Any questions?

This is the toughest statistic for me explain, because I’m so familiar with it. I’ve been using and examining WPA for almost five years now, so what seem self-evident to me might not to others. Make sure to ask any questions in the comments, or email them to me. I’m more than willing to edit this guide so it’s as accurate and comprehensive as possible when we create our full guide.

Resources

The One About Win Probability
Get to Know: Leverage Index
Crucial Situations: Part 1, Part 2, Part 3
Leverage Index table
Win Expectancy Finder

Past Trade Review: David Justice

The Yankees were coming off two straight World Championships in 2000, however their offense was lacking compared to the past few seasons. Both Tino Martinez and Paul O’Neill were in the middle of their worst offensive seasons with the team, which hurt considerably in the lefthanded power department.

In need of a long ball threat, GM Brian Cashman tried to acquire Sammy Sosa from the Cubs and Juan Gonzalez from the Rangers, however nothing came to fruition. He then turned to Indians’ GM John Hart, who was looking to move the aging David Justice to free up a lineup spot for a pair of up-and-coming mashers named Russell Branyan and Richie Sexson. About a month before the trade deadline, the two sides completed the following deal…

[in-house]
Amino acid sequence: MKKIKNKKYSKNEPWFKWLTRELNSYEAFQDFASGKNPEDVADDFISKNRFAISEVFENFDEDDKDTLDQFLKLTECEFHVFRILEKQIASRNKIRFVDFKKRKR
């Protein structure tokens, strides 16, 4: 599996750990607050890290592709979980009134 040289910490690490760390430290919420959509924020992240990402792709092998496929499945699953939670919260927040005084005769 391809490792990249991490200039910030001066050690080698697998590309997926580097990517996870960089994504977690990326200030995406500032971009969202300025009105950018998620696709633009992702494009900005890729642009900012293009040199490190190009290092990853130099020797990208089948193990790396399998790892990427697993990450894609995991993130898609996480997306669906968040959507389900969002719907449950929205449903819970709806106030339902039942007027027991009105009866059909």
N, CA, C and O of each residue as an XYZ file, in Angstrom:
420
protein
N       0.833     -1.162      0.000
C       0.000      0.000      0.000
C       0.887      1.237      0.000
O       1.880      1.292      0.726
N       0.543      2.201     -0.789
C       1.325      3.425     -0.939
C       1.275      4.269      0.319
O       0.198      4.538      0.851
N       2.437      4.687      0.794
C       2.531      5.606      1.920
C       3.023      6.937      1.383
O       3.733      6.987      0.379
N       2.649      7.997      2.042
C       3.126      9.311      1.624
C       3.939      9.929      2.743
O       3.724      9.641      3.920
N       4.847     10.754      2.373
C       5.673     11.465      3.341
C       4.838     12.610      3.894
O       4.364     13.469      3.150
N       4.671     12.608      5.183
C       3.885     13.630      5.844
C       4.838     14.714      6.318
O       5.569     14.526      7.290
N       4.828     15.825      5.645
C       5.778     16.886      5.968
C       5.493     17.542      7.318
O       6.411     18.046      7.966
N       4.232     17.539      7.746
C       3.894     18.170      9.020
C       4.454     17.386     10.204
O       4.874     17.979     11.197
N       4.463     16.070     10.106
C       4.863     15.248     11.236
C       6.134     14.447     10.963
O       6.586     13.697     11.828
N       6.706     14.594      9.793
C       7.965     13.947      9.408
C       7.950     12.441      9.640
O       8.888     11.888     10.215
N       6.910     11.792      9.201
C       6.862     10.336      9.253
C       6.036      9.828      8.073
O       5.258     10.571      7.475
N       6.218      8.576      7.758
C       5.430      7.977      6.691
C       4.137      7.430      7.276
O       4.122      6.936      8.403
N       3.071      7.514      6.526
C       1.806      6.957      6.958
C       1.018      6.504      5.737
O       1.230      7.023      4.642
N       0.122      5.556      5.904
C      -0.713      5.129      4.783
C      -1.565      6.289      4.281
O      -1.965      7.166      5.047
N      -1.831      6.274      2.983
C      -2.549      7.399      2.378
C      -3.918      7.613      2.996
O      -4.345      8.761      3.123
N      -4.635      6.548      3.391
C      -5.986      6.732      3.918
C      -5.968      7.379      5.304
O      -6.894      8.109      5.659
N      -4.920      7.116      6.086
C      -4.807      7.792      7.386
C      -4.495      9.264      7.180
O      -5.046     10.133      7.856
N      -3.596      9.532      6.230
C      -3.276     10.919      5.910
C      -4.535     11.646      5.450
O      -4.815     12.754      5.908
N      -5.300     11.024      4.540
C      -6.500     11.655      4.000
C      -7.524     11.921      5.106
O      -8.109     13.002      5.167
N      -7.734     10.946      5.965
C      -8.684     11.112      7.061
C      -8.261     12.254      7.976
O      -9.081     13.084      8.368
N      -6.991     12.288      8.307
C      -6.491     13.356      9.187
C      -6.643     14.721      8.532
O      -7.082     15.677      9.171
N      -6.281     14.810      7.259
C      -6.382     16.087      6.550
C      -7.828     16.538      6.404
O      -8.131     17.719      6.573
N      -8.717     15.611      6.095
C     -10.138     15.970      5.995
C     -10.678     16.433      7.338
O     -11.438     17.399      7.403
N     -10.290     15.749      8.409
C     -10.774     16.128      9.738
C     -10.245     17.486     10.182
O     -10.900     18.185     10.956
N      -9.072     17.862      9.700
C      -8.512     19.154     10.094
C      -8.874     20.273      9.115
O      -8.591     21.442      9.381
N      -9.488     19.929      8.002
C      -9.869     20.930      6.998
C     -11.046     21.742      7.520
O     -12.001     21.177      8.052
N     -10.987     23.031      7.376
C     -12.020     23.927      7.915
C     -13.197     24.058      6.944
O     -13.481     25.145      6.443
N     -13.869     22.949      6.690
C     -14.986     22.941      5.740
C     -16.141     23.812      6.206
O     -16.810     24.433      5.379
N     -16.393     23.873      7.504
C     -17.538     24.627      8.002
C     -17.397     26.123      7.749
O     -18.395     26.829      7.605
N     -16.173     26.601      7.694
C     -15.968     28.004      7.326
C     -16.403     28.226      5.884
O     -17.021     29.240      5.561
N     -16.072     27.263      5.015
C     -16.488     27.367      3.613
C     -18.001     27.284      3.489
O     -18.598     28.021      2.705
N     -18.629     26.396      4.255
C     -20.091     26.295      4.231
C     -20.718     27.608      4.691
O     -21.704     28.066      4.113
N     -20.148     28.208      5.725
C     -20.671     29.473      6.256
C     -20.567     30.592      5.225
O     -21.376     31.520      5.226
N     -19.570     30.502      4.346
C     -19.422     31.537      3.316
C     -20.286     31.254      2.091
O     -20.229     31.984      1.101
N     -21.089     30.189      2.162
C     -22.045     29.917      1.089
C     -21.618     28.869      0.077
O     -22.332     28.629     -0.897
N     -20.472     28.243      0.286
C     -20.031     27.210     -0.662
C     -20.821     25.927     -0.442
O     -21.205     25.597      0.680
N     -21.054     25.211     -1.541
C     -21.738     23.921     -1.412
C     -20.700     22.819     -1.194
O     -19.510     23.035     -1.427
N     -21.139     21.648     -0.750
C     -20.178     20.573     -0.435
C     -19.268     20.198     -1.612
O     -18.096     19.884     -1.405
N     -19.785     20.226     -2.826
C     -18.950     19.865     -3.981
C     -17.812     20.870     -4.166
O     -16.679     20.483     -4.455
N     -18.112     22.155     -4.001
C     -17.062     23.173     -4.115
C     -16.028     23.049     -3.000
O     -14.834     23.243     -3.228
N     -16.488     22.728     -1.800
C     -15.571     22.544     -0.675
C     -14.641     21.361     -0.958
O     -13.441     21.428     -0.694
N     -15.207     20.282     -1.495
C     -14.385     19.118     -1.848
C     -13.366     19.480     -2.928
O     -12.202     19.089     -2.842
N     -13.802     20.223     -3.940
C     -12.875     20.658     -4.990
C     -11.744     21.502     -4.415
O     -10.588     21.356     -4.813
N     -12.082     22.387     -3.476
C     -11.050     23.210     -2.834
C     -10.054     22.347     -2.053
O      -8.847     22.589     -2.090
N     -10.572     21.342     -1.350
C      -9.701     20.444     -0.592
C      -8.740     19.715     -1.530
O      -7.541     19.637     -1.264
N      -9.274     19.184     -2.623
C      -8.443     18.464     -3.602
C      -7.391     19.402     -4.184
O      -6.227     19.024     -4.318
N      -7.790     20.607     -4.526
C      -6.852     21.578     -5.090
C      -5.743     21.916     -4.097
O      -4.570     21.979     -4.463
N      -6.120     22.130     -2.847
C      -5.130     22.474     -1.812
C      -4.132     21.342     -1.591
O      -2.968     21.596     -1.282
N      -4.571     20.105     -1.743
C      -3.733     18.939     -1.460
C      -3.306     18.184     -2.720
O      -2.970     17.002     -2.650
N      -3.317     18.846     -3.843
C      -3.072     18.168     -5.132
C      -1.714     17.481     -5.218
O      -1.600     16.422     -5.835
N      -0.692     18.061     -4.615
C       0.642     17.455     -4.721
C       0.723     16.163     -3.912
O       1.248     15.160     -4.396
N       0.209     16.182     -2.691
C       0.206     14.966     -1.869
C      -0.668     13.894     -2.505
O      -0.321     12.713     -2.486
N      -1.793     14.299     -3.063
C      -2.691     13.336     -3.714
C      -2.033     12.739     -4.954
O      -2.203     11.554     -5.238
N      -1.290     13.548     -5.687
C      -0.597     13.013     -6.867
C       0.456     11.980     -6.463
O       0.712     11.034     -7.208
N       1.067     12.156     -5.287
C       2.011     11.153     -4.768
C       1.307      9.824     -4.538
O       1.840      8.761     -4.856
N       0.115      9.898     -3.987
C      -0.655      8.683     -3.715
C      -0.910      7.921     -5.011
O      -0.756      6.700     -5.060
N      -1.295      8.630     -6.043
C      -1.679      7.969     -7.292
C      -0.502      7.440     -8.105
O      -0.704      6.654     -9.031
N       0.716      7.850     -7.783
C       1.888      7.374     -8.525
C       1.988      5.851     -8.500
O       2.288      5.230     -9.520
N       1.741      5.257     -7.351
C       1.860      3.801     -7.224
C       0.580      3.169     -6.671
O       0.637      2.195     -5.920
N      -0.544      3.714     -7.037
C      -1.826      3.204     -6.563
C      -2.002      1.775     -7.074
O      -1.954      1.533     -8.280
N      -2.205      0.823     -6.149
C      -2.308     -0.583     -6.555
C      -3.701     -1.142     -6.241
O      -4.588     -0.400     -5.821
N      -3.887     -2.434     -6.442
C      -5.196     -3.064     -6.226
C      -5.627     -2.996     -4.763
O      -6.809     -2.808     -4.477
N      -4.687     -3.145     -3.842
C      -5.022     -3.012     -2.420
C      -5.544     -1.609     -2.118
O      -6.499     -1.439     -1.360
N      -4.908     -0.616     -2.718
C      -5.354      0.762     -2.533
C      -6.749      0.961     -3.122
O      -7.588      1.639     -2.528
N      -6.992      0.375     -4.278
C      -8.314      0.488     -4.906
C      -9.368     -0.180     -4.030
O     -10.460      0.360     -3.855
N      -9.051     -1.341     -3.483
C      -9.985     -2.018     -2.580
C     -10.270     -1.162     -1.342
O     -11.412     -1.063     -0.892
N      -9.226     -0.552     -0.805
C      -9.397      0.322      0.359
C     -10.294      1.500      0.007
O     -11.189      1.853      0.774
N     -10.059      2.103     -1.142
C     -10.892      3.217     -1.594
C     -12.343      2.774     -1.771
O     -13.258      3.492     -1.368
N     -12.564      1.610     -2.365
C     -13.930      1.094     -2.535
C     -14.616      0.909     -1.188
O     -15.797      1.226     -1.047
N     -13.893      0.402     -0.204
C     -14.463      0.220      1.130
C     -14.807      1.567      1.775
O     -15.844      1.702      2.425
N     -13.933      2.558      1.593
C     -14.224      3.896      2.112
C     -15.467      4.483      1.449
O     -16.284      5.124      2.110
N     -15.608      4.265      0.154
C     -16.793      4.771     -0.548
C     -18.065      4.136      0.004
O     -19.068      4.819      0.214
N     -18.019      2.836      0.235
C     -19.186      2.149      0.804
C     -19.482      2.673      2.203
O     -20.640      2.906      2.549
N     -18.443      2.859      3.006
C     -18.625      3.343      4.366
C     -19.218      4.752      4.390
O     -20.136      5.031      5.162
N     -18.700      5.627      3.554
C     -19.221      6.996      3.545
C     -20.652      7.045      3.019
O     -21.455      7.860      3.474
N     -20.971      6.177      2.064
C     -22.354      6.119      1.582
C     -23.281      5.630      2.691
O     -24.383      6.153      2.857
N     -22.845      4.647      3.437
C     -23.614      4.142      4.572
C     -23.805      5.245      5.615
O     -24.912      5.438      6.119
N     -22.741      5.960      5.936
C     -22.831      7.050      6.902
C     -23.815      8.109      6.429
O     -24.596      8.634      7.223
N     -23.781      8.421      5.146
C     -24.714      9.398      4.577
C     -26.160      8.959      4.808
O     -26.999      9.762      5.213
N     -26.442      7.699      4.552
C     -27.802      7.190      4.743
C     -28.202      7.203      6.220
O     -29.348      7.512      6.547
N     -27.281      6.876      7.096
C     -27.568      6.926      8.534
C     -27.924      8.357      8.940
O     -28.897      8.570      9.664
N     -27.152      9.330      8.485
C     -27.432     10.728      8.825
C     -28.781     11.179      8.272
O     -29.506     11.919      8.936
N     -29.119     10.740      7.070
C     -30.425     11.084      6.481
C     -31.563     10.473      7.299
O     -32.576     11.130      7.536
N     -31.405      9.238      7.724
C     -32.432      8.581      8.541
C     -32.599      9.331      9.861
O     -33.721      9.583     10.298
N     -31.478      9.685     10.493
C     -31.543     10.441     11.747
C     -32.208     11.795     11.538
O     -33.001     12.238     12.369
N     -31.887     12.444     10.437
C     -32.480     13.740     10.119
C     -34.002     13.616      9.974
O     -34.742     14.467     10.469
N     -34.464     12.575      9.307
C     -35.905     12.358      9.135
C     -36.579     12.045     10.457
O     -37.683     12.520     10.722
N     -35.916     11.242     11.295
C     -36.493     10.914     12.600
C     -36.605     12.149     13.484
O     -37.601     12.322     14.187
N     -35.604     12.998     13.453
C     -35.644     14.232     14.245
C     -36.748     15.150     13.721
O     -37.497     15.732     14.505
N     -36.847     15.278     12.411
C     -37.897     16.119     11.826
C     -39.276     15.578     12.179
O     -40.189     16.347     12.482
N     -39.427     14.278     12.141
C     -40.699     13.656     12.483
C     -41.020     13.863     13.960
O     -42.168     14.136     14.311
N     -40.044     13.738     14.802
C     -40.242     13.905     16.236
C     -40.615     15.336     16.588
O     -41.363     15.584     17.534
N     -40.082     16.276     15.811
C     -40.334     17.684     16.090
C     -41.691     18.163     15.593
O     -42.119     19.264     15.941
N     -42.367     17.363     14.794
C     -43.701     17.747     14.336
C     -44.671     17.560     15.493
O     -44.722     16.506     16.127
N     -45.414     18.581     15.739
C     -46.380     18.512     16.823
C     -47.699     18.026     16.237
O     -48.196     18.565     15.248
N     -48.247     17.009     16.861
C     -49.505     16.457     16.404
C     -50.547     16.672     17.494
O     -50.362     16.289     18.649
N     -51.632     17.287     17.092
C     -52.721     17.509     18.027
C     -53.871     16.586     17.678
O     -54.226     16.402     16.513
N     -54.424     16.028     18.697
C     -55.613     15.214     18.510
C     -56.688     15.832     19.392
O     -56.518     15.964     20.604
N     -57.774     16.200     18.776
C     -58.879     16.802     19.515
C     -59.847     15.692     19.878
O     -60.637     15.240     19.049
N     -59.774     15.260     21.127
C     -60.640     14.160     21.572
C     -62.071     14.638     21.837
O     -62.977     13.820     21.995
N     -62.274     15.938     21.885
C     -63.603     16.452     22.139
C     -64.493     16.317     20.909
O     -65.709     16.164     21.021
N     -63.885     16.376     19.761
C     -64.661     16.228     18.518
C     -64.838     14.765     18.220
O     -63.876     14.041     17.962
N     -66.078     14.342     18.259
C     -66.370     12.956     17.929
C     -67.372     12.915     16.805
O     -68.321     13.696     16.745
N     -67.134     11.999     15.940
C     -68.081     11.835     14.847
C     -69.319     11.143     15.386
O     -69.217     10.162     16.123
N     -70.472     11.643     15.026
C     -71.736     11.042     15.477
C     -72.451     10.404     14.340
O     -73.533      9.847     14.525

Yankees Received
OF David Justice

Indians Received
RHP Jake Westbrook
RHP Zach Day
OF Ricky Ledee

At the time of the deal, Justice was hitting .265-.361-.582 for the Indians, whacking 21 homers in 68 games. However, he had slumped to .283-.386-.476 in the two prior seasons, and there was concern that a precipitous fall from grace was imminent.